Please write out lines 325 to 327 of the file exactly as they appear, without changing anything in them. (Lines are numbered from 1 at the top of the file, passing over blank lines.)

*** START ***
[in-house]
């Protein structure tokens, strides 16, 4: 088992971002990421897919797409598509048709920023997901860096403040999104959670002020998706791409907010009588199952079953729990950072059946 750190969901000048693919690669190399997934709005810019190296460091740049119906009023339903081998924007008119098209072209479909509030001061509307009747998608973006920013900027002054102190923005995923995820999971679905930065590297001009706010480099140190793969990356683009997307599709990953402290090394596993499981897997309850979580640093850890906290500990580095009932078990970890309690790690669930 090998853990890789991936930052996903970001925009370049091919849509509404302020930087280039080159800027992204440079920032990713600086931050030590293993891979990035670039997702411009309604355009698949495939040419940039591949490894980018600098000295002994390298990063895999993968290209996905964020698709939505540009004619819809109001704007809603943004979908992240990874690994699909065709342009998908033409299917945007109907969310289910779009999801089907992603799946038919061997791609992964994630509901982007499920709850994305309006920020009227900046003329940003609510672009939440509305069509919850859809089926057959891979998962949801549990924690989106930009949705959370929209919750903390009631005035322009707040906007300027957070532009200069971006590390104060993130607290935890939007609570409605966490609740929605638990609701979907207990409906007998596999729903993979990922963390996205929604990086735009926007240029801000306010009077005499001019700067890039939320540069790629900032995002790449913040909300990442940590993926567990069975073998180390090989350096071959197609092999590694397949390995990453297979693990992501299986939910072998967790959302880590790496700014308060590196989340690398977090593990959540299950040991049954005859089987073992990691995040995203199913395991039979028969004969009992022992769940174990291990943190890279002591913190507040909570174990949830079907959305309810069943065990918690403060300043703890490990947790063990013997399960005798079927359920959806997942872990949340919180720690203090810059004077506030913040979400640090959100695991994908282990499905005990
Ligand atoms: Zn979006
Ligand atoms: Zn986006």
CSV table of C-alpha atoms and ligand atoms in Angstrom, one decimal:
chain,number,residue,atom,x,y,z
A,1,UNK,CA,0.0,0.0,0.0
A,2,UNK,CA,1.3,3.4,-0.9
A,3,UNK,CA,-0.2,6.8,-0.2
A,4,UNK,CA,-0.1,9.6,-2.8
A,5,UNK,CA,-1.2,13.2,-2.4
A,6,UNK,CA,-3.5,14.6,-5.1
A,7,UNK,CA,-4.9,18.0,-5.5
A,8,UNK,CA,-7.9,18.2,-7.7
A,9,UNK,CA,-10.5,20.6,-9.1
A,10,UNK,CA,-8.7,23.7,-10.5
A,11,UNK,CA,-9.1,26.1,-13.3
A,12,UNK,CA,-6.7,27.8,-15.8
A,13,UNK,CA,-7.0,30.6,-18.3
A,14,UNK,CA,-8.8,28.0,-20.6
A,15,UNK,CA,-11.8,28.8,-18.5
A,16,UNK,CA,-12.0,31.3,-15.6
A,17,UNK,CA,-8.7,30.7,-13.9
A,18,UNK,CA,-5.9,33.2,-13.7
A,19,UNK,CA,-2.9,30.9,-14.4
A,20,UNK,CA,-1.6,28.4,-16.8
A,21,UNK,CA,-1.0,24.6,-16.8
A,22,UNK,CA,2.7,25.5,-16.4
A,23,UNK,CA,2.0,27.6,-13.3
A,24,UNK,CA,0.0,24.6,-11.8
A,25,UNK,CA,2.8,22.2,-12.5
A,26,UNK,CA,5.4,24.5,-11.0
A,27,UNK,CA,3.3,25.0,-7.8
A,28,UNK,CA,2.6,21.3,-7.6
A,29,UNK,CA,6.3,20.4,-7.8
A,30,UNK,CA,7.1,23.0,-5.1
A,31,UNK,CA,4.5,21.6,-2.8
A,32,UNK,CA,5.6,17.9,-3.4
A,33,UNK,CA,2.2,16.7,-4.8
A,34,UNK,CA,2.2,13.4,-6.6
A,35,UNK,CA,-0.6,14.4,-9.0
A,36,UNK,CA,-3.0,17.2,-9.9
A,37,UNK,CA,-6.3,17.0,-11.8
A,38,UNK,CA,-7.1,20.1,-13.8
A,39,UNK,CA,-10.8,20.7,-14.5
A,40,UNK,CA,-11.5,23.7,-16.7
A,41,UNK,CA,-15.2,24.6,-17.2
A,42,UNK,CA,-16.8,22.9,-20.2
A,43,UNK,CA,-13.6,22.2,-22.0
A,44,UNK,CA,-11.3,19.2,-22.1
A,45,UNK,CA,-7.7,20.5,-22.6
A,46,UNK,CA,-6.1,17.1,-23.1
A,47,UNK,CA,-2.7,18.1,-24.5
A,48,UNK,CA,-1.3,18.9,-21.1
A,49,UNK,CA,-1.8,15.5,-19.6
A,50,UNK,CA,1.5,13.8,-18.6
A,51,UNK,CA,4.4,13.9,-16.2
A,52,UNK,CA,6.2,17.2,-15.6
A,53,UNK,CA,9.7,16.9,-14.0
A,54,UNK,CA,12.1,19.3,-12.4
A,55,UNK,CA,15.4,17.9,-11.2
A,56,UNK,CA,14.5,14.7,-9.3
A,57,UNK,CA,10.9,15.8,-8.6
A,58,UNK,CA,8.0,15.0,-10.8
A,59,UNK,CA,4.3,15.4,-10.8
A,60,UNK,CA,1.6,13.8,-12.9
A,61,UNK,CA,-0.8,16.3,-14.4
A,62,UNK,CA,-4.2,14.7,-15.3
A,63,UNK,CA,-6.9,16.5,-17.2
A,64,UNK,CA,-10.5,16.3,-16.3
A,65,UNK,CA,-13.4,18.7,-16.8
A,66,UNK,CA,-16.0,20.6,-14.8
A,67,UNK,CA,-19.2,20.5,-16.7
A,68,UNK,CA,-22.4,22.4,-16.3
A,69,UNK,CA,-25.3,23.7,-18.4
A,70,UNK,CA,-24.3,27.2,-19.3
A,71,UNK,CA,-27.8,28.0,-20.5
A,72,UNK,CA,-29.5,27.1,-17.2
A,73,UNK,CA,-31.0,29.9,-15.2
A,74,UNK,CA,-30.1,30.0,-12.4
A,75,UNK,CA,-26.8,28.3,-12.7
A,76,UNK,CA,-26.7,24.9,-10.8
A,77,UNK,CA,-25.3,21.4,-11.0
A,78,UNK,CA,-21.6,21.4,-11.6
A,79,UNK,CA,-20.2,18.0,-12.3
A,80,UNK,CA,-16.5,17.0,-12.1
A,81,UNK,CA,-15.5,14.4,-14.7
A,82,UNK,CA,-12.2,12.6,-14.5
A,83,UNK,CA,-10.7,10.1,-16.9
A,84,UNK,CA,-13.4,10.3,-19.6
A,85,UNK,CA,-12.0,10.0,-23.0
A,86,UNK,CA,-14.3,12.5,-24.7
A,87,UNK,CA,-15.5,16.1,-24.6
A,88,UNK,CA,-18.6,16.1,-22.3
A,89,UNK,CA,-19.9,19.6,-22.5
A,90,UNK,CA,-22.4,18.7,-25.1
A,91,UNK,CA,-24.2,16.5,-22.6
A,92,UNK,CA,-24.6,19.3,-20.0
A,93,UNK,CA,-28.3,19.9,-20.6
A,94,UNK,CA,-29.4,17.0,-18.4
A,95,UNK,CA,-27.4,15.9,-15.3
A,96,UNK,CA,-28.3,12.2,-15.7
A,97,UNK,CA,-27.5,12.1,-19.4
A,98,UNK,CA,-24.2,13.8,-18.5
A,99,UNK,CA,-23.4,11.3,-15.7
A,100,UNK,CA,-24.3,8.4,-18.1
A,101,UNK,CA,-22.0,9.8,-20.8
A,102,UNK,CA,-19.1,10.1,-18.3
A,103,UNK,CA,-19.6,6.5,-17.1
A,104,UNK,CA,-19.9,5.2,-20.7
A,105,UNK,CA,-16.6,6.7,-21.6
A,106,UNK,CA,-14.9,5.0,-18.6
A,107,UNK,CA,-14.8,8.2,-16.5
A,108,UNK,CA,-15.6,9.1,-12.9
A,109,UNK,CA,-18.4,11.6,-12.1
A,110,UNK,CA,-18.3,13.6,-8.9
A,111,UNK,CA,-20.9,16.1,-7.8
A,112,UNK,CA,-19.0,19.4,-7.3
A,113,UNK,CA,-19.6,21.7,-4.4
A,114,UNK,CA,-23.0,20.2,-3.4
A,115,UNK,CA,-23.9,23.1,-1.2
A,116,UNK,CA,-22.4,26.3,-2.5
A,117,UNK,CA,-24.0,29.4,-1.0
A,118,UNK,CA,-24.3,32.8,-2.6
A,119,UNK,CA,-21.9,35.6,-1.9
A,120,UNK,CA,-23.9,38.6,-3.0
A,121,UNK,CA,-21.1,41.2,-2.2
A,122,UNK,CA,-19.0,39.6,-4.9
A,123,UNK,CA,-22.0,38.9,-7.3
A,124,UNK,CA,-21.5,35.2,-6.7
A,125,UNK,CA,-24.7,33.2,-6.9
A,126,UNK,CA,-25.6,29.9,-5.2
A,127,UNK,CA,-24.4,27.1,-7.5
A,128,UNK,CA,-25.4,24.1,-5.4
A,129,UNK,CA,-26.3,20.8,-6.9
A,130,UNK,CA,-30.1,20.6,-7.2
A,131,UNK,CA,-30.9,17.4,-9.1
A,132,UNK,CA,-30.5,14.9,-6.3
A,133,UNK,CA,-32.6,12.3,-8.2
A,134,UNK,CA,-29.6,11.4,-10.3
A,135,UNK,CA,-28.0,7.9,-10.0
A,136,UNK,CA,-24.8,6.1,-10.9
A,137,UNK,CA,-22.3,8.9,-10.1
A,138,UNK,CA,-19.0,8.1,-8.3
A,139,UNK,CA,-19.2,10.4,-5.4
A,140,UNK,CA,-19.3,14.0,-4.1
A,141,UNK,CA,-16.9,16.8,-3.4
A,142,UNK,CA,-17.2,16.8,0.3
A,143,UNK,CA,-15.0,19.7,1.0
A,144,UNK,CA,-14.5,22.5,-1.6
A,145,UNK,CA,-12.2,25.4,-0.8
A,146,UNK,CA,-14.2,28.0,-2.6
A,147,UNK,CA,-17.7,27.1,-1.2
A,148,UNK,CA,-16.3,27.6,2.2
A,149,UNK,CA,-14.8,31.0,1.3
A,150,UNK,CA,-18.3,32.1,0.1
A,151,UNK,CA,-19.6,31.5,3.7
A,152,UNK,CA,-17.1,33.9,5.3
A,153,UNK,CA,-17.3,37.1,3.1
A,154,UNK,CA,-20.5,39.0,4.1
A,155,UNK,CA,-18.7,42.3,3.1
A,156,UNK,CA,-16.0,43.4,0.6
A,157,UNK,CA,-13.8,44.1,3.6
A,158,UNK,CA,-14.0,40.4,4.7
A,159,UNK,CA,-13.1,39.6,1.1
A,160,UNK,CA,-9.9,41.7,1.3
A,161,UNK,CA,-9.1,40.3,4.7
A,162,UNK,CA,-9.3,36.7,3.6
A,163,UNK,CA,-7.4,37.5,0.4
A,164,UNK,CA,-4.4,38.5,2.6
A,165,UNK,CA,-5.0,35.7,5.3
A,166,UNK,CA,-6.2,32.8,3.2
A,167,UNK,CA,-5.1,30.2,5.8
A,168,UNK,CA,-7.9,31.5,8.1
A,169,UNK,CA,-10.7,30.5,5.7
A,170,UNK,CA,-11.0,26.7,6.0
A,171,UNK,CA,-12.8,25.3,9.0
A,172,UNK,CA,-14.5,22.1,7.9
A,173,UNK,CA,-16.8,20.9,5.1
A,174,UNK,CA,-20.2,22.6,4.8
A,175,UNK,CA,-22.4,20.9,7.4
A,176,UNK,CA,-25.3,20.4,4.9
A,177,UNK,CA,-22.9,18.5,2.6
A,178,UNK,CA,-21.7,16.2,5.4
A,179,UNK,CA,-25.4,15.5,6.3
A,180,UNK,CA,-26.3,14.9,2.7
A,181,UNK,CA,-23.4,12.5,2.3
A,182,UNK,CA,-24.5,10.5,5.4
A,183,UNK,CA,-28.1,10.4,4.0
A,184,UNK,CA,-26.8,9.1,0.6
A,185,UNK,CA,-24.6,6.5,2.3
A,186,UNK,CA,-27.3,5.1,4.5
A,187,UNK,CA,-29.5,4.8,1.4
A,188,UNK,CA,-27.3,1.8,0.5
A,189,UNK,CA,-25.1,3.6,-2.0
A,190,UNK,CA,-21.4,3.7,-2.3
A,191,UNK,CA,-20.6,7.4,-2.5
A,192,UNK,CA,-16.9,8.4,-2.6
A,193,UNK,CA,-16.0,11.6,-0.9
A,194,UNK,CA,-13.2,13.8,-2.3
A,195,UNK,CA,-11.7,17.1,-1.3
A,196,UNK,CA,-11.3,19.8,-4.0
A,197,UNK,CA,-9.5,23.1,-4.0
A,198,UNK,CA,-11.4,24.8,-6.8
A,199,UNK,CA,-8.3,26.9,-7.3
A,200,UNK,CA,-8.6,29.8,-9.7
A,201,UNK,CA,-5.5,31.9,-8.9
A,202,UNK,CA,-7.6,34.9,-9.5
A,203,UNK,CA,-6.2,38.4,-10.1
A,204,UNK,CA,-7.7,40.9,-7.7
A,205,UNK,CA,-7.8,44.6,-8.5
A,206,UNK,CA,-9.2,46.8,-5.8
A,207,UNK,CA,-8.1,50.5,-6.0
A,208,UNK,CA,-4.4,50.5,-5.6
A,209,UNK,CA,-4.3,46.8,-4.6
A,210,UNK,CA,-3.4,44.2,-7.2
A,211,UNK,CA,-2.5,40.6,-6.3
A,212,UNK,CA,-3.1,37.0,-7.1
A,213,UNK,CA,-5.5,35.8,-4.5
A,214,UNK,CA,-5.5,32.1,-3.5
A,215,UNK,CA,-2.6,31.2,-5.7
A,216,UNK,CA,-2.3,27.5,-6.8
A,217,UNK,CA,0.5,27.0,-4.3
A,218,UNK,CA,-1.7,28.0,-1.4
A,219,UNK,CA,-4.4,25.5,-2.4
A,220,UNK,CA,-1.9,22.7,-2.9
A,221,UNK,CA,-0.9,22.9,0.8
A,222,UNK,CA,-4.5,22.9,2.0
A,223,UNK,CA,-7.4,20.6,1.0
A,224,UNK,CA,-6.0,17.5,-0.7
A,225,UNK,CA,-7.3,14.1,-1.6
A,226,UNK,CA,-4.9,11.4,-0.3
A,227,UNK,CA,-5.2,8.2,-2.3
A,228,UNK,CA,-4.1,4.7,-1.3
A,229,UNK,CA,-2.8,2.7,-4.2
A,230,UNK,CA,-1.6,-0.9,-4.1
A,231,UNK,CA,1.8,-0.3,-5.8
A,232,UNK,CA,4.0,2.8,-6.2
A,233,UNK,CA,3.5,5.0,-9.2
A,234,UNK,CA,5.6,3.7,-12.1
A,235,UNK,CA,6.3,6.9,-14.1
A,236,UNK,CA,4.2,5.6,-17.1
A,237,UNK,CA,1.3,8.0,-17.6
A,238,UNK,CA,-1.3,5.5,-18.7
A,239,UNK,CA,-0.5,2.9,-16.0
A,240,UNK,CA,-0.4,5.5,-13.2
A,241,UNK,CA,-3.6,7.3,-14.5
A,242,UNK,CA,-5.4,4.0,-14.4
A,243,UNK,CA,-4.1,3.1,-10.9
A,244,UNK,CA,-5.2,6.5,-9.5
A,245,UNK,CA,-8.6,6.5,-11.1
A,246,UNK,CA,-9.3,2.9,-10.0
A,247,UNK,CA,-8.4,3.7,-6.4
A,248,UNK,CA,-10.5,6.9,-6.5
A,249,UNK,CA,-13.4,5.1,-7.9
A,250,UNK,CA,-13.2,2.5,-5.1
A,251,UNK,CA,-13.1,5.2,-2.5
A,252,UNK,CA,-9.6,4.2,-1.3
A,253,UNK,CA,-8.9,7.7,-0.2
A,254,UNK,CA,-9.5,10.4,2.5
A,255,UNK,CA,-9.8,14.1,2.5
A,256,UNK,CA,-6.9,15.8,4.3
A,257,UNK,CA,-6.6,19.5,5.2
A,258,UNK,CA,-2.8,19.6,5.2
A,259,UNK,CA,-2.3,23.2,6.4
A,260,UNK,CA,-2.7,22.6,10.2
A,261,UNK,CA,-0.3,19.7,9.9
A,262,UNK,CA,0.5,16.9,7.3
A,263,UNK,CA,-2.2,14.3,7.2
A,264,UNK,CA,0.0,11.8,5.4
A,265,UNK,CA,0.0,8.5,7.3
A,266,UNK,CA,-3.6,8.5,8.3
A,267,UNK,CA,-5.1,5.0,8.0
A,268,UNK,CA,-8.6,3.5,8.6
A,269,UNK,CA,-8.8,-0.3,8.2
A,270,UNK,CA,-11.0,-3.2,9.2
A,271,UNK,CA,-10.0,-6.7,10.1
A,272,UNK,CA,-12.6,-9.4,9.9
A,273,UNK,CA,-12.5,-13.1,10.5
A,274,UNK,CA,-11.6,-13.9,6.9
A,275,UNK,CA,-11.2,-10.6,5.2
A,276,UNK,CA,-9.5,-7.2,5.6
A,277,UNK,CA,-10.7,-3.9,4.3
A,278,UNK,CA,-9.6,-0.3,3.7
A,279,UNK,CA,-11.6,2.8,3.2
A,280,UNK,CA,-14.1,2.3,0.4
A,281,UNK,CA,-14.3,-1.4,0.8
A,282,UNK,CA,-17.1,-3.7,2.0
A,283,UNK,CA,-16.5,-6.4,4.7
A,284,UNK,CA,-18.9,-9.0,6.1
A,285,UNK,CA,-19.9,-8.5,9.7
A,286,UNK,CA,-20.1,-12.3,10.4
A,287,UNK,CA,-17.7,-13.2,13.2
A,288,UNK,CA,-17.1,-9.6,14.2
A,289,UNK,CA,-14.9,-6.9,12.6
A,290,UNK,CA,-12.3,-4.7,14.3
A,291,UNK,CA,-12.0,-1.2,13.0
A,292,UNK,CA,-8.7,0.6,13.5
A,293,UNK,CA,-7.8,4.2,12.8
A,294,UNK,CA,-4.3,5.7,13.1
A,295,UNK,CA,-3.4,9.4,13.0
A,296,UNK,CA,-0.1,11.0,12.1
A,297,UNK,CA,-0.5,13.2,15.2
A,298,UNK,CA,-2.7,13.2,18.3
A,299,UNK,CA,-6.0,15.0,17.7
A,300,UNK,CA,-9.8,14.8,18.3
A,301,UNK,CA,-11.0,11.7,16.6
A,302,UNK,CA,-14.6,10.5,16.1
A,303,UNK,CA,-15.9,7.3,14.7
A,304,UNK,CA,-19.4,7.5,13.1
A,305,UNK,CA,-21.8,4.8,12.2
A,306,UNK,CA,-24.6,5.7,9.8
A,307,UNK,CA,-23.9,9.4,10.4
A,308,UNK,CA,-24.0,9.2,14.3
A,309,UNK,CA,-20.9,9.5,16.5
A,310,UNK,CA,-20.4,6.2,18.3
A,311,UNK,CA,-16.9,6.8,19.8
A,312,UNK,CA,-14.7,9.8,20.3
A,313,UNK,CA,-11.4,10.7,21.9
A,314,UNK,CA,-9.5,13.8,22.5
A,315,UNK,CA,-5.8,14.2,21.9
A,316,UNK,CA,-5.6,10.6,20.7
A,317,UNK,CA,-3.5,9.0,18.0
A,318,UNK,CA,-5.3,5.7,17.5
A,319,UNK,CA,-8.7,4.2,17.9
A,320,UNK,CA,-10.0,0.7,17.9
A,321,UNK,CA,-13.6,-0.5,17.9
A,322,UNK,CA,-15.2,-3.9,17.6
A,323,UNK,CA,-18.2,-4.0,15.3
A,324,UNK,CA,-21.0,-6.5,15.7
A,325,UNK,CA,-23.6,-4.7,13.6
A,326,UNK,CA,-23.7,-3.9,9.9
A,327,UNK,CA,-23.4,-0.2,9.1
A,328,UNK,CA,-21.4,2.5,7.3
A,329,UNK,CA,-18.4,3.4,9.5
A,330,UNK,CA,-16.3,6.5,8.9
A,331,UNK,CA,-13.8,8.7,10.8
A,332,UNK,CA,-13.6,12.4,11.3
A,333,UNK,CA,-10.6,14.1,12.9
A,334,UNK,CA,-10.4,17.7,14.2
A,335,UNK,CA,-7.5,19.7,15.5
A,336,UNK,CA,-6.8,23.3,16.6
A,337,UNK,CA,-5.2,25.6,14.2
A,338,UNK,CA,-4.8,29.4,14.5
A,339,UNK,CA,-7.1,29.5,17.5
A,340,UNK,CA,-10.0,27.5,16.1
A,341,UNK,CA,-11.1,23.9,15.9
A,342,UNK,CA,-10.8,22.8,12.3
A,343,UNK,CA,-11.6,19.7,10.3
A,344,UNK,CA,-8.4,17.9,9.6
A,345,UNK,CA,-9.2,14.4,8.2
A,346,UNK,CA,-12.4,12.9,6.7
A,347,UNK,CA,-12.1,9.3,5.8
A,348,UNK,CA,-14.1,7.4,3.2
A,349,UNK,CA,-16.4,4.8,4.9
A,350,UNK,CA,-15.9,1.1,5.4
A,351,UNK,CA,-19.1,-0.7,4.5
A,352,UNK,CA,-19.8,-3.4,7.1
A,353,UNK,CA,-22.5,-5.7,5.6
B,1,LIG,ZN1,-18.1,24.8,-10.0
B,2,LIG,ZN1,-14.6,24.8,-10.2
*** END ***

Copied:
A,319,UNK,CA,-8.7,4.2,17.9
A,320,UNK,CA,-10.0,0.7,17.9
A,321,UNK,CA,-13.6,-0.5,17.9